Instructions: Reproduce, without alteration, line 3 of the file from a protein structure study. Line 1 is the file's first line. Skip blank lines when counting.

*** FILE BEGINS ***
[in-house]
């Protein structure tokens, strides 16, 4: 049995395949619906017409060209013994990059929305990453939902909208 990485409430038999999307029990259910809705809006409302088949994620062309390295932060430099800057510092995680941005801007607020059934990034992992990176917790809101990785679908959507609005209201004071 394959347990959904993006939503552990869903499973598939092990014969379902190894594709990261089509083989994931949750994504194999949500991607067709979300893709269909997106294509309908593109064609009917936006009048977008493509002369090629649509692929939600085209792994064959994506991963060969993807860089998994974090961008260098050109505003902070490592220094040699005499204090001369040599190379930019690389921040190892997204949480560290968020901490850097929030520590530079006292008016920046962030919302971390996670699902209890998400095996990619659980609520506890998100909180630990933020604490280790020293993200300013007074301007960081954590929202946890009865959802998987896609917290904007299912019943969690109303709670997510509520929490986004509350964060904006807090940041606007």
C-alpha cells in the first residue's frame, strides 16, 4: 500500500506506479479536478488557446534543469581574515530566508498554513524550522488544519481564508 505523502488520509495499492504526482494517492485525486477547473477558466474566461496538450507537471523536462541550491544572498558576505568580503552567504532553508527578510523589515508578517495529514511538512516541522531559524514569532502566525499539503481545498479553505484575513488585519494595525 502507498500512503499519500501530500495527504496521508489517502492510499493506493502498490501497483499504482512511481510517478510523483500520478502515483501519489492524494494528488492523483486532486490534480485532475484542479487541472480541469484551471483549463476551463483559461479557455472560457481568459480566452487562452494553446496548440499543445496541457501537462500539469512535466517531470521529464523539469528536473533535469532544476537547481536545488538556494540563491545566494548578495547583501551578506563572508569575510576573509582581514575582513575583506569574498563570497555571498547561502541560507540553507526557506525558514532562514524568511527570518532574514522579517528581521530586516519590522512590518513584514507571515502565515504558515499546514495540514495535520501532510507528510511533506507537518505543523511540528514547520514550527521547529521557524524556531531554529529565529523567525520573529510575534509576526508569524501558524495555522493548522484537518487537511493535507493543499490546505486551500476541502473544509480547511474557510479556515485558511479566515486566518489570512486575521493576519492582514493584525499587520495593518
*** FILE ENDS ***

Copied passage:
C-alpha cells in the first residue's frame, strides 16, 4: 500500500506506479479536478488557446534543469581574515530566508498554513524550522488544519481564508 505523502488520509495499492504526482494517492485525486477547473477558466474566461496538450507537471523536462541550491544572498558576505568580503552567504532553508527578510523589515508578517495529514511538512516541522531559524514569532502566525499539503481545498479553505484575513488585519494595525 502507498500512503499519500501530500495527504496521508489517502492510499493506493502498490501497483499504482512511481510517478510523483500520478502515483501519489492524494494528488492523483486532486490534480485532475484542479487541472480541469484551471483549463476551463483559461479557455472560457481568459480566452487562452494553446496548440499543445496541457501537462500539469512535466517531470521529464523539469528536473533535469532544476537547481536545488538556494540563491545566494548578495547583501551578506563572508569575510576573509582581514575582513575583506569574498563570497555571498547561502541560507540553507526557506525558514532562514524568511527570518532574514522579517528581521530586516519590522512590518513584514507571515502565515504558515499546514495540514495535520501532510507528510511533506507537518505543523511540528514547520514550527521547529521557524524556531531554529529565529523567525520573529510575534509576526508569524501558524495555522493548522484537518487537511493535507493543499490546505486551500476541502473544509480547511474557510479556515485558511479566515486566518489570512486575521493576519492582514493584525499587520495593518